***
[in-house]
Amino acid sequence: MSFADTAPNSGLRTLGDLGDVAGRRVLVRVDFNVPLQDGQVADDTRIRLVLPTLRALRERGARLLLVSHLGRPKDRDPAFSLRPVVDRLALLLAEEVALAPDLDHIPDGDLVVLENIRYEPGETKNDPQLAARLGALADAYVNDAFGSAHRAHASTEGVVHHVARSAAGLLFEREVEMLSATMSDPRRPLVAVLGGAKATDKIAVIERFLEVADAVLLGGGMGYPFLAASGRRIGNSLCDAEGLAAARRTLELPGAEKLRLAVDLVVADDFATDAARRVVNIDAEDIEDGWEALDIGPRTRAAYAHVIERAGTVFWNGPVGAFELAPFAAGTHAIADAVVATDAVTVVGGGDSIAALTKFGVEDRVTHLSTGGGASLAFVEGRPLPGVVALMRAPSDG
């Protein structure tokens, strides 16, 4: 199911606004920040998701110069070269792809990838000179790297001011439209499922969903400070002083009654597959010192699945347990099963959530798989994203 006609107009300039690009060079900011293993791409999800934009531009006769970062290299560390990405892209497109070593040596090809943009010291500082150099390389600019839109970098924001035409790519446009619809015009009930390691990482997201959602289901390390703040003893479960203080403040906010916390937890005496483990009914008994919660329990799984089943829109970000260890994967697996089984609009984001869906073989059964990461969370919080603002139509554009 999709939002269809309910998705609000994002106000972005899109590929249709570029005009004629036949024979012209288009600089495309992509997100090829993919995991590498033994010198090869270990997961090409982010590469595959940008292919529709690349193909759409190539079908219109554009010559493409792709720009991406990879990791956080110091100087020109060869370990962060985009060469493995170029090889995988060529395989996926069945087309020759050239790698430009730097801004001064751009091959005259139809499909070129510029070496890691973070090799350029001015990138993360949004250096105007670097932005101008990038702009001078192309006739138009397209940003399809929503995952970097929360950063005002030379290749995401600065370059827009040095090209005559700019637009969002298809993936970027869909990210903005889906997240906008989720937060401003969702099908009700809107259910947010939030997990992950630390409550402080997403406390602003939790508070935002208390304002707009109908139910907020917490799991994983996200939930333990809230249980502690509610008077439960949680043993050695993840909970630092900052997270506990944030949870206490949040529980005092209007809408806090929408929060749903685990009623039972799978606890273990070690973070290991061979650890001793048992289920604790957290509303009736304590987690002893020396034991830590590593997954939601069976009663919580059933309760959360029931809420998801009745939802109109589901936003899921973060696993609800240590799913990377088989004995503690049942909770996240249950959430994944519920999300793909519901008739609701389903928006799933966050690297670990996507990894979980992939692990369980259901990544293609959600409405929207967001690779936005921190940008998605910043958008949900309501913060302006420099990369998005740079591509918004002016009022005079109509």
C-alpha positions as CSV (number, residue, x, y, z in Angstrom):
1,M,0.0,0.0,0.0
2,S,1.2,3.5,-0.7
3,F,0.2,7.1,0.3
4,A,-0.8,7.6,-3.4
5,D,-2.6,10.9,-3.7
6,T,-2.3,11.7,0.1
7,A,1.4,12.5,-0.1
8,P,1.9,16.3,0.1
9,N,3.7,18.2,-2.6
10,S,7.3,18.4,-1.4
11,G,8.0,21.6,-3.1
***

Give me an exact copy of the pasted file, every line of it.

[in-house]
Amino acid sequence: MSFADTAPNSGLRTLGDLGDVAGRRVLVRVDFNVPLQDGQVADDTRIRLVLPTLRALRERGARLLLVSHLGRPKDRDPAFSLRPVVDRLALLLAEEVALAPDLDHIPDGDLVVLENIRYEPGETKNDPQLAARLGALADAYVNDAFGSAHRAHASTEGVVHHVARSAAGLLFEREVEMLSATMSDPRRPLVAVLGGAKATDKIAVIERFLEVADAVLLGGGMGYPFLAASGRRIGNSLCDAEGLAAARRTLELPGAEKLRLAVDLVVADDFATDAARRVVNIDAEDIEDGWEALDIGPRTRAAYAHVIERAGTVFWNGPVGAFELAPFAAGTHAIADAVVATDAVTVVGGGDSIAALTKFGVEDRVTHLSTGGGASLAFVEGRPLPGVVALMRAPSDG
């Protein structure tokens, strides 16, 4: 199911606004920040998701110069070269792809990838000179790297001011439209499922969903400070002083009654597959010192699945347990099963959530798989994203 006609107009300039690009060079900011293993791409999800934009531009006769970062290299560390990405892209497109070593040596090809943009010291500082150099390389600019839109970098924001035409790519446009619809015009009930390691990482997201959602289901390390703040003893479960203080403040906010916390937890005496483990009914008994919660329990799984089943829109970000260890994967697996089984609009984001869906073989059964990461969370919080603002139509554009 999709939002269809309910998705609000994002106000972005899109590929249709570029005009004629036949024979012209288009600089495309992509997100090829993919995991590498033994010198090869270990997961090409982010590469595959940008292919529709690349193909759409190539079908219109554009010559493409792709720009991406990879990791956080110091100087020109060869370990962060985009060469493995170029090889995988060529395989996926069945087309020759050239790698430009730097801004001064751009091959005259139809499909070129510029070496890691973070090799350029001015990138993360949004250096105007670097932005101008990038702009001078192309006739138009397209940003399809929503995952970097929360950063005002030379290749995401600065370059827009040095090209005559700019637009969002298809993936970027869909990210903005889906997240906008989720937060401003969702099908009700809107259910947010939030997990992950630390409550402080997403406390602003939790508070935002208390304002707009109908139910907020917490799991994983996200939930333990809230249980502690509610008077439960949680043993050695993840909970630092900052997270506990944030949870206490949040529980005092209007809408806090929408929060749903685990009623039972799978606890273990070690973070290991061979650890001793048992289920604790957290509303009736304590987690002893020396034991830590590593997954939601069976009663919580059933309760959360029931809420998801009745939802109109589901936003899921973060696993609800240590799913990377088989004995503690049942909770996240249950959430994944519920999300793909519901008739609701389903928006799933966050690297670990996507990894979980992939692990369980259901990544293609959600409405929207967001690779936005921190940008998605910043958008949900309501913060302006420099990369998005740079591509918004002016009022005079109509």
C-alpha positions as CSV (number, residue, x, y, z in Angstrom):
1,M,0.0,0.0,0.0
2,S,1.2,3.5,-0.7
3,F,0.2,7.1,0.3
4,A,-0.8,7.6,-3.4
5,D,-2.6,10.9,-3.7
6,T,-2.3,11.7,0.1
7,A,1.4,12.5,-0.1
8,P,1.9,16.3,0.1
9,N,3.7,18.2,-2.6
10,S,7.3,18.4,-1.4
11,G,8.0,21.6,-3.1